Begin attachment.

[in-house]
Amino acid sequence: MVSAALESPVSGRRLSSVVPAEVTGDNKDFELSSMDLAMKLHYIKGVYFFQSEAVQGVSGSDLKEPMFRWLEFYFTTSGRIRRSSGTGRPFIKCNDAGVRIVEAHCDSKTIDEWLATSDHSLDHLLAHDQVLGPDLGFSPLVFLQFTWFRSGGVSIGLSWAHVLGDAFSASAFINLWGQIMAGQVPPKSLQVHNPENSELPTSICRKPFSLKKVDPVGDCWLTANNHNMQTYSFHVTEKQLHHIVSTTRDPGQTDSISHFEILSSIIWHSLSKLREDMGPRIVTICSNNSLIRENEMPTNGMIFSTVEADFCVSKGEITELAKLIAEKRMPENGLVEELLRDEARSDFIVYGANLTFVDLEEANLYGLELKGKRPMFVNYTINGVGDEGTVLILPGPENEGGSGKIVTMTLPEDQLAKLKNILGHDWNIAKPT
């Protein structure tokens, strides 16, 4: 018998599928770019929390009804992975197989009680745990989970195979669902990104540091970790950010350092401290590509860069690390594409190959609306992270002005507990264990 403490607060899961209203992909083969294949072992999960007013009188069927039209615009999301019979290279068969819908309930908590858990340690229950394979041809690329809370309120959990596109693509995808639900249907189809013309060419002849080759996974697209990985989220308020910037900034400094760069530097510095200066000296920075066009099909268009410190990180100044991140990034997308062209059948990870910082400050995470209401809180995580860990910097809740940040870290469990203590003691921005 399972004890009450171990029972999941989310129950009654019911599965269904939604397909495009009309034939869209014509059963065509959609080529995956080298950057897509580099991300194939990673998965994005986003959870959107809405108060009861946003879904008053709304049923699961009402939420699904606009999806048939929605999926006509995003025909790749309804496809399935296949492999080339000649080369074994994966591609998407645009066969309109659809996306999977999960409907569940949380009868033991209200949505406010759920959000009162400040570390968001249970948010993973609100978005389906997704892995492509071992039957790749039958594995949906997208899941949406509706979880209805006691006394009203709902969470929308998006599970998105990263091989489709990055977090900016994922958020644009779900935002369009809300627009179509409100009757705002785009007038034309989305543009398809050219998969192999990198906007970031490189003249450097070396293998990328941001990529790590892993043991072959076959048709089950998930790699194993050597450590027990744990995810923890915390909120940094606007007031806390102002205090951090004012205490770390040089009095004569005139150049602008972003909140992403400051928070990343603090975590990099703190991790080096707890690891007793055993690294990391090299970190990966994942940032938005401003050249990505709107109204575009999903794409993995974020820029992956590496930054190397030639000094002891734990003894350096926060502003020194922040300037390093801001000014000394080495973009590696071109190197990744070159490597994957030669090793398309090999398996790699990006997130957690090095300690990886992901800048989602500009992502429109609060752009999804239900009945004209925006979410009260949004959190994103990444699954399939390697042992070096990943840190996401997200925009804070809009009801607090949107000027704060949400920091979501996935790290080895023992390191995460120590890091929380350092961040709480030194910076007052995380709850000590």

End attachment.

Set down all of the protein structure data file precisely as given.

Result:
[in-house]
Amino acid sequence: MVSAALESPVSGRRLSSVVPAEVTGDNKDFELSSMDLAMKLHYIKGVYFFQSEAVQGVSGSDLKEPMFRWLEFYFTTSGRIRRSSGTGRPFIKCNDAGVRIVEAHCDSKTIDEWLATSDHSLDHLLAHDQVLGPDLGFSPLVFLQFTWFRSGGVSIGLSWAHVLGDAFSASAFINLWGQIMAGQVPPKSLQVHNPENSELPTSICRKPFSLKKVDPVGDCWLTANNHNMQTYSFHVTEKQLHHIVSTTRDPGQTDSISHFEILSSIIWHSLSKLREDMGPRIVTICSNNSLIRENEMPTNGMIFSTVEADFCVSKGEITELAKLIAEKRMPENGLVEELLRDEARSDFIVYGANLTFVDLEEANLYGLELKGKRPMFVNYTINGVGDEGTVLILPGPENEGGSGKIVTMTLPEDQLAKLKNILGHDWNIAKPT
């Protein structure tokens, strides 16, 4: 018998599928770019929390009804992975197989009680745990989970195979669902990104540091970790950010350092401290590509860069690390594409190959609306992270002005507990264990 403490607060899961209203992909083969294949072992999960007013009188069927039209615009999301019979290279068969819908309930908590858990340690229950394979041809690329809370309120959990596109693509995808639900249907189809013309060419002849080759996974697209990985989220308020910037900034400094760069530097510095200066000296920075066009099909268009410190990180100044991140990034997308062209059948990870910082400050995470209401809180995580860990910097809740940040870290469990203590003691921005 399972004890009450171990029972999941989310129950009654019911599965269904939604397909495009009309034939869209014509059963065509959609080529995956080298950057897509580099991300194939990673998965994005986003959870959107809405108060009861946003879904008053709304049923699961009402939420699904606009999806048939929605999926006509995003025909790749309804496809399935296949492999080339000649080369074994994966591609998407645009066969309109659809996306999977999960409907569940949380009868033991209200949505406010759920959000009162400040570390968001249970948010993973609100978005389906997704892995492509071992039957790749039958594995949906997208899941949406509706979880209805006691006394009203709902969470929308998006599970998105990263091989489709990055977090900016994922958020644009779900935002369009809300627009179509409100009757705002785009007038034309989305543009398809050219998969192999990198906007970031490189003249450097070396293998990328941001990529790590892993043991072959076959048709089950998930790699194993050597450590027990744990995810923890915390909120940094606007007031806390102002205090951090004012205490770390040089009095004569005139150049602008972003909140992403400051928070990343603090975590990099703190991790080096707890690891007793055993690294990391090299970190990966994942940032938005401003050249990505709107109204575009999903794409993995974020820029992956590496930054190397030639000094002891734990003894350096926060502003020194922040300037390093801001000014000394080495973009590696071109190197990744070159490597994957030669090793398309090999398996790699990006997130957690090095300690990886992901800048989602500009992502429109609060752009999804239900009945004209925006979410009260949004959190994103990444699954399939390697042992070096990943840190996401997200925009804070809009009801607090949107000027704060949400920091979501996935790290080895023992390191995460120590890091929380350092961040709480030194910076007052995380709850000590």